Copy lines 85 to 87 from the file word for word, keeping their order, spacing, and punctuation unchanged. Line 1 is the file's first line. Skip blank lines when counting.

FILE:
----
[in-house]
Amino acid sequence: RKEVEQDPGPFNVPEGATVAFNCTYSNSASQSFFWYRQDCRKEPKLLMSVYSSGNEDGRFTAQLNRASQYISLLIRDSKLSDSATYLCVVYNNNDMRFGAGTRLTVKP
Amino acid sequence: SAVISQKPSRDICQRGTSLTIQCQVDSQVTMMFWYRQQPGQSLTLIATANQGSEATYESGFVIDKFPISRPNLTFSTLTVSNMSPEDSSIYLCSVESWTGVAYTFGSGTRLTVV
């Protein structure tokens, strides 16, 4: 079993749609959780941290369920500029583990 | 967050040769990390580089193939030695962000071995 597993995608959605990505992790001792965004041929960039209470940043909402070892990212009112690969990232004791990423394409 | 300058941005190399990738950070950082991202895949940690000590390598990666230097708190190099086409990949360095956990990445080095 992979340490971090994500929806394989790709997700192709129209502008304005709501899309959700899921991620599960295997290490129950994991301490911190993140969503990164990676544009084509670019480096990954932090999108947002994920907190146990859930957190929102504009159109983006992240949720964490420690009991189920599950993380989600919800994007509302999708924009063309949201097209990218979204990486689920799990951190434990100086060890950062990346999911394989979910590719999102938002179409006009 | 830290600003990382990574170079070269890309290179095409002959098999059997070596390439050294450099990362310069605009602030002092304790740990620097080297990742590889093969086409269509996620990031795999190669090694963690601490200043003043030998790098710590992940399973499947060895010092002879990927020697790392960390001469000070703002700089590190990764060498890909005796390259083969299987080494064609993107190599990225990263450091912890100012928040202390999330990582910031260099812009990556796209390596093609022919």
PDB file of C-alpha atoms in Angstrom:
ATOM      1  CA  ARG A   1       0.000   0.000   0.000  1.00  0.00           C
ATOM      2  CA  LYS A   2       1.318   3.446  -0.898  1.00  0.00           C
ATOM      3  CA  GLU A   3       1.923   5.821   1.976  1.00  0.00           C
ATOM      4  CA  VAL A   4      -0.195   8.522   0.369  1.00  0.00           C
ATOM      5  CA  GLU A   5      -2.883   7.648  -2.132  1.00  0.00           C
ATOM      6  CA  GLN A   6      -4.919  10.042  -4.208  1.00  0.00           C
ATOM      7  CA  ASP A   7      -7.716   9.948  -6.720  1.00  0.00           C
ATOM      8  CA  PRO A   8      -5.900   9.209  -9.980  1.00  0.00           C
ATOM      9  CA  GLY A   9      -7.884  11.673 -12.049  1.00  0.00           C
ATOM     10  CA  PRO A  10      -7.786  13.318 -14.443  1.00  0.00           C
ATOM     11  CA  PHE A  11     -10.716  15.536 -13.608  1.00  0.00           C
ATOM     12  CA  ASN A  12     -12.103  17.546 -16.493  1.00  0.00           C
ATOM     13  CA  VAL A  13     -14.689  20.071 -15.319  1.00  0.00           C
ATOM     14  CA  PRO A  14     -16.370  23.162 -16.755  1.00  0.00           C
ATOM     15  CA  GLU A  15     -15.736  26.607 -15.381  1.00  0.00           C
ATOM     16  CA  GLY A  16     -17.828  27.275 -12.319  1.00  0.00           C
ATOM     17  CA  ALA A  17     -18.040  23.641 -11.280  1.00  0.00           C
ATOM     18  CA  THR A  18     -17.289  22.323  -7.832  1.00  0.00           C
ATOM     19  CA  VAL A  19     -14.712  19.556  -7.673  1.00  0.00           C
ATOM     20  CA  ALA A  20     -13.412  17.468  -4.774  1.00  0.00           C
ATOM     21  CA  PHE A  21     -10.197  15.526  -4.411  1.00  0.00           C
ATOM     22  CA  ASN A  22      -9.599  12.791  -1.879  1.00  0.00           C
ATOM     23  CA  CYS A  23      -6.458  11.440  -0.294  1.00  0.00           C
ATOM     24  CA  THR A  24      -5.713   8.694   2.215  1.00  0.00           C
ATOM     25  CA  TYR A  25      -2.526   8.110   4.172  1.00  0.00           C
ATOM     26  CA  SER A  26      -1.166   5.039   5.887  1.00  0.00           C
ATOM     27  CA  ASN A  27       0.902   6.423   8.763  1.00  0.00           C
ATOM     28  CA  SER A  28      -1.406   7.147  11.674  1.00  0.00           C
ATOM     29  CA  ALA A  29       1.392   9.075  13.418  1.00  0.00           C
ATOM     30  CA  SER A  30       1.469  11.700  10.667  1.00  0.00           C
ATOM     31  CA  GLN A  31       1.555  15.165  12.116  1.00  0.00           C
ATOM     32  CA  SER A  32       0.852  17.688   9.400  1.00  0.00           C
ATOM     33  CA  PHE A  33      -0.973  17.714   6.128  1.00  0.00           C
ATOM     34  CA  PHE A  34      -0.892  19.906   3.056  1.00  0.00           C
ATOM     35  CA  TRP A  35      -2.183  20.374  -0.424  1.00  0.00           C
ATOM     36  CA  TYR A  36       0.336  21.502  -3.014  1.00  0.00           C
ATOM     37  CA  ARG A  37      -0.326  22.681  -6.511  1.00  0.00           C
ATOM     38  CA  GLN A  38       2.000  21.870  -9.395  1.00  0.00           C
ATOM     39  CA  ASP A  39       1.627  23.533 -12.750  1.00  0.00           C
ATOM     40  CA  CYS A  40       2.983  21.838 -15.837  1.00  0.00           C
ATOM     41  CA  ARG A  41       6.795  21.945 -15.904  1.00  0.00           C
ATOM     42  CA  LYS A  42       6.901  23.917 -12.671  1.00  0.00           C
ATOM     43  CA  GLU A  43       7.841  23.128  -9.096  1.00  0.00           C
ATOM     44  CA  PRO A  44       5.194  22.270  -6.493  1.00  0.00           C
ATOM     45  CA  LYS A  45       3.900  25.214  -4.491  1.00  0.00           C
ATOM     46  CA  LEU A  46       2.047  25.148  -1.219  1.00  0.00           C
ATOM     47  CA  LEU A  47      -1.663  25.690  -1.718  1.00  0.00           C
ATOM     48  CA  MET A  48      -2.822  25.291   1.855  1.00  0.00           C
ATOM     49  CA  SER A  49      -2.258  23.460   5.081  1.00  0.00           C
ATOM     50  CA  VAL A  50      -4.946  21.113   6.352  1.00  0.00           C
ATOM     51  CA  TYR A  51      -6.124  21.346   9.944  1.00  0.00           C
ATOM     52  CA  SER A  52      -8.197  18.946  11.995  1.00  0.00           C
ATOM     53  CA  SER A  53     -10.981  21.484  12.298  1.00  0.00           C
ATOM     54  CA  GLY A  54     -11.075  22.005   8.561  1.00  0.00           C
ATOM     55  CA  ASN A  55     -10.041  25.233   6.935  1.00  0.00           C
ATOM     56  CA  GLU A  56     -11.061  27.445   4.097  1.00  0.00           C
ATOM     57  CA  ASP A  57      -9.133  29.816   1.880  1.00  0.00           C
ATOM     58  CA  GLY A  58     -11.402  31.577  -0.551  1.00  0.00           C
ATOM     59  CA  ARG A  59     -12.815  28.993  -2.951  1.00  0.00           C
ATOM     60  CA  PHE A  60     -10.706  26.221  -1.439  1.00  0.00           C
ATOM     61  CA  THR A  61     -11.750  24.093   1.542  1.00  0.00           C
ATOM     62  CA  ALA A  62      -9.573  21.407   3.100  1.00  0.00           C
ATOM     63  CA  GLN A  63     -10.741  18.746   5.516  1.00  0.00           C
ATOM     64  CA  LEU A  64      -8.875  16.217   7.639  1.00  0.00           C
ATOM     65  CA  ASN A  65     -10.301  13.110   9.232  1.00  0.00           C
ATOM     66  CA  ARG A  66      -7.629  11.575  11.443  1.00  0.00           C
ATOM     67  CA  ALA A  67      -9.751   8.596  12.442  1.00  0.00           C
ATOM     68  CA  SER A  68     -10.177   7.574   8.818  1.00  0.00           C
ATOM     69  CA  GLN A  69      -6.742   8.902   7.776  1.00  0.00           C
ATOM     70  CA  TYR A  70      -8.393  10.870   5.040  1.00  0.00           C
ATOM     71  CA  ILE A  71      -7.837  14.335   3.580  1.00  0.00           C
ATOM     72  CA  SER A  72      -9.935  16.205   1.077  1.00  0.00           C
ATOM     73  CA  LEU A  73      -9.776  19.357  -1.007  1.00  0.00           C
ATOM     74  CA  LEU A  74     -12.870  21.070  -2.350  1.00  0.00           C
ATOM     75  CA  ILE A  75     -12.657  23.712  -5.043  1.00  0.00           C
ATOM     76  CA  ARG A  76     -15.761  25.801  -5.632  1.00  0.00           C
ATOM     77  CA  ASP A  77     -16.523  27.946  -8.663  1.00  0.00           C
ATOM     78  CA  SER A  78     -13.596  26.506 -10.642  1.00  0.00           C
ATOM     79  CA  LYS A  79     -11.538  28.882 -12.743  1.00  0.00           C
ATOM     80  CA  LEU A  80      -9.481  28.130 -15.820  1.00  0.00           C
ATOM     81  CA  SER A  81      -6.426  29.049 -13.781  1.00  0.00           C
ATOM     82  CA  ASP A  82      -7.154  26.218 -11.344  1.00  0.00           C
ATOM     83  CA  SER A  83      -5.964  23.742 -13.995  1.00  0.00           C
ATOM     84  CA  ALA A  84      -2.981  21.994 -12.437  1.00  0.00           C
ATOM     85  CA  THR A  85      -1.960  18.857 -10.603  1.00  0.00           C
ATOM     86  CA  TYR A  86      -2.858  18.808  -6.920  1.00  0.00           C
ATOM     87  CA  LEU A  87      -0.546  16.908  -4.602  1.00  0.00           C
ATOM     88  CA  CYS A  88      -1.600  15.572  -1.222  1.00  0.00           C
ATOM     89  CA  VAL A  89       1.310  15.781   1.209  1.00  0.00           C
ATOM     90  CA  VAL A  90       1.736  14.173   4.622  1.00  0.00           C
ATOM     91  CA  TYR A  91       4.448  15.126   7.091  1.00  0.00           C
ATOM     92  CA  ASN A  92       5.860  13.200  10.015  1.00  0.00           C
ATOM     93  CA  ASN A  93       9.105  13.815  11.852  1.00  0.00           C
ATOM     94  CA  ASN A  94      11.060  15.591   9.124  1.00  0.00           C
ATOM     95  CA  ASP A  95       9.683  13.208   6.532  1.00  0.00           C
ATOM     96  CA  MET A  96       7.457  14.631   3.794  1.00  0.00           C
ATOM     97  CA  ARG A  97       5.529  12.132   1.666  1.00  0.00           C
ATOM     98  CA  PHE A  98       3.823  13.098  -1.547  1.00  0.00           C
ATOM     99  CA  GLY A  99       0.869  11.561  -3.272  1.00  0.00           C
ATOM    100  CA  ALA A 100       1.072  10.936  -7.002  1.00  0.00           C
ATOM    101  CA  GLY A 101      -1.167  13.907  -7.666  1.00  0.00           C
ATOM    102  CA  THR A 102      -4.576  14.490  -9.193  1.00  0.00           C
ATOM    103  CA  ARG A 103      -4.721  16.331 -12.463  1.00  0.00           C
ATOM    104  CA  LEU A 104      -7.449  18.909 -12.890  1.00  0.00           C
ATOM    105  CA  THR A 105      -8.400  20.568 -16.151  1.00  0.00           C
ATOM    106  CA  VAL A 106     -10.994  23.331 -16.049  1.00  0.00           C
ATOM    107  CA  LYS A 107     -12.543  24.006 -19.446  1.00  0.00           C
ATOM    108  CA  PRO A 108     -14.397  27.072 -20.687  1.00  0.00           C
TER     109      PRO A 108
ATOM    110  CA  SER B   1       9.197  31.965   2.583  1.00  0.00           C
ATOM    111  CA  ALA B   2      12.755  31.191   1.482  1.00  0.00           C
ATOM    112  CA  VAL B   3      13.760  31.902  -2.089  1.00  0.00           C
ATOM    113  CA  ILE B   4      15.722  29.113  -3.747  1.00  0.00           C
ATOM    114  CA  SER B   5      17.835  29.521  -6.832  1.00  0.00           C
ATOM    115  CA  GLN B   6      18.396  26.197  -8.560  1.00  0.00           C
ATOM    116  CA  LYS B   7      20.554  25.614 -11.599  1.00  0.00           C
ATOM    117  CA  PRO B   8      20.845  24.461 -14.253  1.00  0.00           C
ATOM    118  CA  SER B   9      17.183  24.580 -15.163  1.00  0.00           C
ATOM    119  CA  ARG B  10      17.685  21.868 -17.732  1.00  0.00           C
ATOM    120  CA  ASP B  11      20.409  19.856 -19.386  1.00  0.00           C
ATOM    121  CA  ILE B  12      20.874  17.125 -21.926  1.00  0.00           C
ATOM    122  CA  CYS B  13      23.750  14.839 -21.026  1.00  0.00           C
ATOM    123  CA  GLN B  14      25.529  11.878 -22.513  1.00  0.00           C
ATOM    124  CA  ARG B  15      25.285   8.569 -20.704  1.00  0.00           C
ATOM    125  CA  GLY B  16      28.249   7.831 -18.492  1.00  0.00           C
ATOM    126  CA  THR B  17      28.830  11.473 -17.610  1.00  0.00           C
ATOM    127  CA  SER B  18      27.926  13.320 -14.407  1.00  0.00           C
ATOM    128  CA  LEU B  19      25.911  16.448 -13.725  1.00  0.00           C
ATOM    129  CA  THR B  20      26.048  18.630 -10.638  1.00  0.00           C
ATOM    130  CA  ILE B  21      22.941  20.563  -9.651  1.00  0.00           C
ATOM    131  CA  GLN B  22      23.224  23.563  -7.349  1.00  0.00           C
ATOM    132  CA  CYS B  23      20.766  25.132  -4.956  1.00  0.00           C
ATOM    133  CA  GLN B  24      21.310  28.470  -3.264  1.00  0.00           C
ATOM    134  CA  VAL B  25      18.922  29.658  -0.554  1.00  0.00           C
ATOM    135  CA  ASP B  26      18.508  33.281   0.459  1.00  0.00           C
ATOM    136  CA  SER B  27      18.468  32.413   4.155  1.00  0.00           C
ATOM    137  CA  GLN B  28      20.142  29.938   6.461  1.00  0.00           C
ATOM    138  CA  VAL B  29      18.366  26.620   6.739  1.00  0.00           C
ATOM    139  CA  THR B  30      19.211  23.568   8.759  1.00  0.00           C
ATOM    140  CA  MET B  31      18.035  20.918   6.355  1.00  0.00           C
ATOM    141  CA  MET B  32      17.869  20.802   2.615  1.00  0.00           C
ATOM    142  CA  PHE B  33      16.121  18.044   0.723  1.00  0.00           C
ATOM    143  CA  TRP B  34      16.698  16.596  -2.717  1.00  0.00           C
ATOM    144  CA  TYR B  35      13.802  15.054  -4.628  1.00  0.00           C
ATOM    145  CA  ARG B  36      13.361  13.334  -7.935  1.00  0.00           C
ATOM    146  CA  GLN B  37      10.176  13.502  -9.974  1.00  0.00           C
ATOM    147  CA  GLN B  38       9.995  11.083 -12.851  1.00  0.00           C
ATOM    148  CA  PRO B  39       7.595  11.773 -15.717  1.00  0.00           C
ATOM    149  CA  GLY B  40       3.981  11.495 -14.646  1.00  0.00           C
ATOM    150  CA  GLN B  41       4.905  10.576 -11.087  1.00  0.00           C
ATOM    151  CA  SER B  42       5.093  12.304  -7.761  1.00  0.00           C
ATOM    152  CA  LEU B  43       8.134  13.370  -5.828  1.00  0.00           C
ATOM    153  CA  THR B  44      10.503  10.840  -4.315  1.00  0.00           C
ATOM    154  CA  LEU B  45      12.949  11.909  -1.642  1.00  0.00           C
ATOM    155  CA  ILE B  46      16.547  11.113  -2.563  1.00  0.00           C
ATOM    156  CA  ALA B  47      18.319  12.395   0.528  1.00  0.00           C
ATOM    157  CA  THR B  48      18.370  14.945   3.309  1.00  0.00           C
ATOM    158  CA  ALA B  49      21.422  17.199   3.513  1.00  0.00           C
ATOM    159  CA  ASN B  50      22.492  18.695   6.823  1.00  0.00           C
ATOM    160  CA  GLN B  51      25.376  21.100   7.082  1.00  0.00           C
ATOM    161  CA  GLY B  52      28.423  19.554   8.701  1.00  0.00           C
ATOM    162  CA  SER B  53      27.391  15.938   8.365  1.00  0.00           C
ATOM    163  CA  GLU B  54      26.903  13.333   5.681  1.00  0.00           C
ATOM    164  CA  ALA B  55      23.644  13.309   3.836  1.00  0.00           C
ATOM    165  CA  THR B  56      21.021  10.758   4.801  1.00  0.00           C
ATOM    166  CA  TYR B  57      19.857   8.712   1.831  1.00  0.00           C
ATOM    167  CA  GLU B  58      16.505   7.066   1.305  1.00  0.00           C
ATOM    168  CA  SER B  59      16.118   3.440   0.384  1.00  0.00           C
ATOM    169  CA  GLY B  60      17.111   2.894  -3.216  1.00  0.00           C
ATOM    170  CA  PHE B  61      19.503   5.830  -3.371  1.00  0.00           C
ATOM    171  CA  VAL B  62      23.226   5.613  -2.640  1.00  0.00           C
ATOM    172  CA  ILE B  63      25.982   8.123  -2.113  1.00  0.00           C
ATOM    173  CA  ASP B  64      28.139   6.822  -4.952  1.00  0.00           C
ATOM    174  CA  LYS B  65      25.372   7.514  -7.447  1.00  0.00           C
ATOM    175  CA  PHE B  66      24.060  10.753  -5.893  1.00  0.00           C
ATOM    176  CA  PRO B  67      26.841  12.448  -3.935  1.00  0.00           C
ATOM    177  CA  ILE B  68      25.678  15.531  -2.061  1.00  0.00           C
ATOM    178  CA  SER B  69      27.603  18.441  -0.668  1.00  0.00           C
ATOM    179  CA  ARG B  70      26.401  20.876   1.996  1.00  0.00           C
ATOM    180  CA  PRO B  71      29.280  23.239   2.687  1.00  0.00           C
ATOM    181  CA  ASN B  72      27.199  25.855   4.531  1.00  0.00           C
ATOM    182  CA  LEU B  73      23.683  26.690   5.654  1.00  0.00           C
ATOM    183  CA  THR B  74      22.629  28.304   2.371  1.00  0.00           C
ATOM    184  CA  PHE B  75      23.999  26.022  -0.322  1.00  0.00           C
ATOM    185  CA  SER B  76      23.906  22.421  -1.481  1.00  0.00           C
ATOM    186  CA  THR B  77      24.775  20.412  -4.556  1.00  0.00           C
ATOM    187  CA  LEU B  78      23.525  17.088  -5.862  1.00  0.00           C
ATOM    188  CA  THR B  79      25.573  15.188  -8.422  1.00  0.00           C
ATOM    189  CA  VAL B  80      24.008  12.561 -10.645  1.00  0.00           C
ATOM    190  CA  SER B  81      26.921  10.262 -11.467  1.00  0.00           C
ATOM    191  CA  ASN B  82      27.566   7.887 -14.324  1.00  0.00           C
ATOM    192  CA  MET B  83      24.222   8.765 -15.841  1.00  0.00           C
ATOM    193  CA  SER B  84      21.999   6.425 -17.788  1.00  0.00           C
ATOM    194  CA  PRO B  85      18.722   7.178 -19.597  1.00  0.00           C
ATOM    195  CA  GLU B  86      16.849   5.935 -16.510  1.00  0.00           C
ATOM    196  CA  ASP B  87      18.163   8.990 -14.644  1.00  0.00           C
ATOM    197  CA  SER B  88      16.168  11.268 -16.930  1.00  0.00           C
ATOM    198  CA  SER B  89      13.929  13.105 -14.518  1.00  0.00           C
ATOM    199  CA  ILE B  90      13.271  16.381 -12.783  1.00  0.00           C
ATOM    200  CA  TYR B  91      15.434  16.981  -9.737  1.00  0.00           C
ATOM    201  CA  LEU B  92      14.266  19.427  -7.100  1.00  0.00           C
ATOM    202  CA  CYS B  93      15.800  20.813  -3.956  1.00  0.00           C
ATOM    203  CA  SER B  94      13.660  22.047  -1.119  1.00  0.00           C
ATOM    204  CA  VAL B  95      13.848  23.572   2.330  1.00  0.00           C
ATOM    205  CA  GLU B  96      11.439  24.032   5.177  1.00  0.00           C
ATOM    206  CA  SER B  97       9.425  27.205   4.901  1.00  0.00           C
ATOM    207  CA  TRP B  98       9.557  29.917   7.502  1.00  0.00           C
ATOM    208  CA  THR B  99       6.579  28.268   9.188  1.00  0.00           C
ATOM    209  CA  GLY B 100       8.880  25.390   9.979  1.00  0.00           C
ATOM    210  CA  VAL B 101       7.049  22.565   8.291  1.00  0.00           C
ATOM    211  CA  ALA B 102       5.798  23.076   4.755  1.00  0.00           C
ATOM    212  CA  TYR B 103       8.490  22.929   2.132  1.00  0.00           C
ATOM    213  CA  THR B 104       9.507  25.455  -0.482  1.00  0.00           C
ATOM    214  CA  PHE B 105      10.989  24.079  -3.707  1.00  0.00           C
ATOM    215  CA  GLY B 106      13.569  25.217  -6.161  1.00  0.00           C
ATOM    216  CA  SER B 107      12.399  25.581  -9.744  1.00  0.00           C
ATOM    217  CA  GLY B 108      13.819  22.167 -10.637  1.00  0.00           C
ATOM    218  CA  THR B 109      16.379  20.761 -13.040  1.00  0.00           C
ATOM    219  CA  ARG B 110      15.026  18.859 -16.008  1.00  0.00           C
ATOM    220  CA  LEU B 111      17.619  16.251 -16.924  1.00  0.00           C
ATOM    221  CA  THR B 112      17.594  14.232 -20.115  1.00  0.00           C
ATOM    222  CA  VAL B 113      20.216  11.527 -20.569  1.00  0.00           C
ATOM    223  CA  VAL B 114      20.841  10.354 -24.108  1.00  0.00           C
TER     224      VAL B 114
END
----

ATOM     80  CA  LEU A  80      -9.481  28.130 -15.820  1.00  0.00           C
ATOM     81  CA  SER A  81      -6.426  29.049 -13.781  1.00  0.00           C
ATOM     82  CA  ASP A  82      -7.154  26.218 -11.344  1.00  0.00           C